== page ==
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3.17 Country paper: Zimbabwe

Reality and perspectives
Zimbabwe Country Paper

Written by
Edward Mufandaedza
Forestry Commission, Bulawayo, Zimbabwe



Reality and perspectives
In collaboration with ICRAF and CIFOR
Nairobi, Kenya, 9-13 December 2002


By definition, "secondary forests are forests regenerating largely through natural processes after significant human and natural/ or natural disturbance of the original forest vegetation at a single point in time or over an extended period, and displaying a major difference in forest structure and/or canopy species composition with respect to nearby primary forests on similar sites". Zimbabwe essentially exhibits three types of tropical secondary forests which are: post extraction secondary forests, post fire forest secondary forests and post abandonment secondary forests. This country report looks at each type of secondary forest, the landscape they are embedded in, and the effects of each type thereof.

Secondary forests are of socio-economic importance. They are used by people to provide the necessary goods and services, for example, timber, firewood, construction poles, etc. Ecologically, secondary forests provide protection to the flora and fauna and conservation to biodiversity for intergenerational equity. This is at the local level. At the national level, secondary forests are an important asset which belongs to the people of Zimbabwe. From this point of view, revenues from forestry operations go to the treasury for distribution to all provinces in the country (be it revenues from hunting operations or timber logging operations, etc).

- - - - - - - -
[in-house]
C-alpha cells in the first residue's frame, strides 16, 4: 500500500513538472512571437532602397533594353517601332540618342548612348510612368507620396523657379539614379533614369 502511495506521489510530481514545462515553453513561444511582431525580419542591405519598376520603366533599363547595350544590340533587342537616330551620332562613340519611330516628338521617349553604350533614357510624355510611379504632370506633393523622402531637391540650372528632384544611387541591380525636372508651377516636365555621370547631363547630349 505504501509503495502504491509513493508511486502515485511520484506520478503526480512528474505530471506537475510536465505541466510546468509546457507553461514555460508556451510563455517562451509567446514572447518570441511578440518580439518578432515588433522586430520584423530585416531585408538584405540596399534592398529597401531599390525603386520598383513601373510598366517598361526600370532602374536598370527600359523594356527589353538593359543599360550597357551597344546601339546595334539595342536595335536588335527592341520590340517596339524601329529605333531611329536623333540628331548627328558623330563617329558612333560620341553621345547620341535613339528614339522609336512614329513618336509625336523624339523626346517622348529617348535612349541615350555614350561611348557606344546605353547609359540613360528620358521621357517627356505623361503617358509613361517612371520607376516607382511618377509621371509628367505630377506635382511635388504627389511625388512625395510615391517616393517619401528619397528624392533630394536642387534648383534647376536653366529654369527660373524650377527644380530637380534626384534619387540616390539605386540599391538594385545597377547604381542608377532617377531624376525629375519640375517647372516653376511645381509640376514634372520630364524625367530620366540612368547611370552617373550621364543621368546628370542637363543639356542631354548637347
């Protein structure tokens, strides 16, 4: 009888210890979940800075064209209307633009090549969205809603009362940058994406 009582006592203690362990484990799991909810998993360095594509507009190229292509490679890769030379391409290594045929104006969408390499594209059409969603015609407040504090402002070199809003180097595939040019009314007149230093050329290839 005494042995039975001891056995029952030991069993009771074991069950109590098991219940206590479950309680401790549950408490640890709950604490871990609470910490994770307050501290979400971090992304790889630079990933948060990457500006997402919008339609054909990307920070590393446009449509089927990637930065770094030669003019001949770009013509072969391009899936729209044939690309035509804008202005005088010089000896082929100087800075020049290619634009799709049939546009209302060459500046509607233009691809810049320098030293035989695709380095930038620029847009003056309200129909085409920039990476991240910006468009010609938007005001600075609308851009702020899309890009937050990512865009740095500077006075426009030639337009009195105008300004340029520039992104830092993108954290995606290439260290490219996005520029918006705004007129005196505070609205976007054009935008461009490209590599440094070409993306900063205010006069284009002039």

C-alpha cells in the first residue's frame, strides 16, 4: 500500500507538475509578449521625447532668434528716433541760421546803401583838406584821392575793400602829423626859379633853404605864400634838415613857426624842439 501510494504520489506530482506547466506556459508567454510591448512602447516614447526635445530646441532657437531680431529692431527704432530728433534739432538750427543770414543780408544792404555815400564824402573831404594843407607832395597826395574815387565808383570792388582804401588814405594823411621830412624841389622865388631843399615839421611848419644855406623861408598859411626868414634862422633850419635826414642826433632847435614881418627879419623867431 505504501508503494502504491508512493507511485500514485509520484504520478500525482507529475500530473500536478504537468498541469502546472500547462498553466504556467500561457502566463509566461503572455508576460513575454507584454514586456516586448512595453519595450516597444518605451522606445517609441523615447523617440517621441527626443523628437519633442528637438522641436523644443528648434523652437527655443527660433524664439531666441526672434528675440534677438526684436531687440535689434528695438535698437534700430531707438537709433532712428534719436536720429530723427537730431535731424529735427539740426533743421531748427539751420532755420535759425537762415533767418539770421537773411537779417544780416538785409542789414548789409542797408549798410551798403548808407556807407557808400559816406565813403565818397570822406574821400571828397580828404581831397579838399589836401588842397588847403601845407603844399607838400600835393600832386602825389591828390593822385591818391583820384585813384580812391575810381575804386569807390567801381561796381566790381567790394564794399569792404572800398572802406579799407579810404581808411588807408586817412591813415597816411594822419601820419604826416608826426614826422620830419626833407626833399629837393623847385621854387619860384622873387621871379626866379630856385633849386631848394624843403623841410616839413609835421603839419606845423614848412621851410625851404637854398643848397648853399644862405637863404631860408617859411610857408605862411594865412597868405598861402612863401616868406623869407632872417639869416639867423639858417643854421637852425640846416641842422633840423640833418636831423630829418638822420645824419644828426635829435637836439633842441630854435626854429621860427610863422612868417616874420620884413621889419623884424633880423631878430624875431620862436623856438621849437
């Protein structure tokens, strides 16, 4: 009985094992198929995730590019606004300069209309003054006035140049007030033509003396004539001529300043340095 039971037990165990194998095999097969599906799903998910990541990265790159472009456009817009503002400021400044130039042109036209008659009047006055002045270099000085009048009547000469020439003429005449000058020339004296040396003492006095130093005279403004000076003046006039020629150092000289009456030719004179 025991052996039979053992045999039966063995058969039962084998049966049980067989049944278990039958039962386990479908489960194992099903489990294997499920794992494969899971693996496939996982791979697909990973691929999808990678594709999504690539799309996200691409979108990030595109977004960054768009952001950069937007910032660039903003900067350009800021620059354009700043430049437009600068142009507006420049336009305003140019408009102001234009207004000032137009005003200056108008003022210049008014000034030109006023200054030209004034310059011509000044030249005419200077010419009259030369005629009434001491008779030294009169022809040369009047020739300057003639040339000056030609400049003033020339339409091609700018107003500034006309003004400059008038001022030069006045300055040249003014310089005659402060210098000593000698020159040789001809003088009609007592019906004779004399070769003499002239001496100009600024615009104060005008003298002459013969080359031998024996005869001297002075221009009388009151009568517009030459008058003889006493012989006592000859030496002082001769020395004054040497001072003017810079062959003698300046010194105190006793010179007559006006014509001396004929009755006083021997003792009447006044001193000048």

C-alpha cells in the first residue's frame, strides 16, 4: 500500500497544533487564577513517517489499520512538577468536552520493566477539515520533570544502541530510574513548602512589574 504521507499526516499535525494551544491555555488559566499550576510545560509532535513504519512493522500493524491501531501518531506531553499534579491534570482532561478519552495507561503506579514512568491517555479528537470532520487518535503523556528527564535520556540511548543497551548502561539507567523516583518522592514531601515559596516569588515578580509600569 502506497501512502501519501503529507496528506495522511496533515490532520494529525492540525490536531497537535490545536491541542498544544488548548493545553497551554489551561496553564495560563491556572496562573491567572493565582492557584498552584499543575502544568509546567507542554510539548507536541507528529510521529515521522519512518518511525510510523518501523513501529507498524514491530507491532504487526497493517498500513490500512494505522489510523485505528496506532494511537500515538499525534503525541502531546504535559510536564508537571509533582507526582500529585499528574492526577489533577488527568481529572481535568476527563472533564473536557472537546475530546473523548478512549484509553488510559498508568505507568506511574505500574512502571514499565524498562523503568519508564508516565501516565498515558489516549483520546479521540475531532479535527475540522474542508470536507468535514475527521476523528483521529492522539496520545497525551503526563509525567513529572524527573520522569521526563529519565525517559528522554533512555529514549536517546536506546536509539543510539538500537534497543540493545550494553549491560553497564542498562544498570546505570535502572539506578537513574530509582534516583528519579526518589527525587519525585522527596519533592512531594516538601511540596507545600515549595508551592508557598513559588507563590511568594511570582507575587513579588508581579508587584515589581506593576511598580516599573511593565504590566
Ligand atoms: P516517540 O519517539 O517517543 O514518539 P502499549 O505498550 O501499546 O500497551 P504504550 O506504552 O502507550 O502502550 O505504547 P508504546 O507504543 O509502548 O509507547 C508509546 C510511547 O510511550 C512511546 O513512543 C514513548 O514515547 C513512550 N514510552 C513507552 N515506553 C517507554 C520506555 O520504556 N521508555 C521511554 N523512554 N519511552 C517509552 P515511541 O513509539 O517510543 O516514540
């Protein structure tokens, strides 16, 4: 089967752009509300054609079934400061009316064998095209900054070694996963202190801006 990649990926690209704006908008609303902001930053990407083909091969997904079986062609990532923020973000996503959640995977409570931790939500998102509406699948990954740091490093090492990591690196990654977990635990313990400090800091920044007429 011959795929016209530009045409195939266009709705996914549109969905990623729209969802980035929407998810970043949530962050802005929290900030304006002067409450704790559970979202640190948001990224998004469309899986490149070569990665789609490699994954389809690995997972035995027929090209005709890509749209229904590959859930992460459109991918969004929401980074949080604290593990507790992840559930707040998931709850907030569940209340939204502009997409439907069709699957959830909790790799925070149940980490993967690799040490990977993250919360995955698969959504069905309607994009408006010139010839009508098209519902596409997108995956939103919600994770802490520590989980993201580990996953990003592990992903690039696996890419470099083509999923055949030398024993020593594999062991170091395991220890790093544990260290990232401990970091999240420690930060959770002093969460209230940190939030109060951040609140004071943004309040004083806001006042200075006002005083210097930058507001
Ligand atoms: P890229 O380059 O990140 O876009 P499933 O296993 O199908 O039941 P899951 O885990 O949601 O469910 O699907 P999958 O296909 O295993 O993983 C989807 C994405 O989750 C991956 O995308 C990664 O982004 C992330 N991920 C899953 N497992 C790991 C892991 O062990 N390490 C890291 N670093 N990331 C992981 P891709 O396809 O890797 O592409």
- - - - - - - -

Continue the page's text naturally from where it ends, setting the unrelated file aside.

Local forestry companies, private companies, Rural District Councils and non-governmental organizations are involved in the management of secondary forests in one way or another. For the exploitation of the secondary forest resources, institutional arrangements, and tenurial arrangements should be taken into account to avoid conflict. Rules, regulations, norms and cultures of people also affect resource utilisation. Cross-sectoral policies which affect interest groups from different backgrounds, and implications and impact of these policies on natural resources management need critical attention.

Finally, the main lessons and recommendations from secondary forests from the report are given as well as the subsequent recommendations thereof.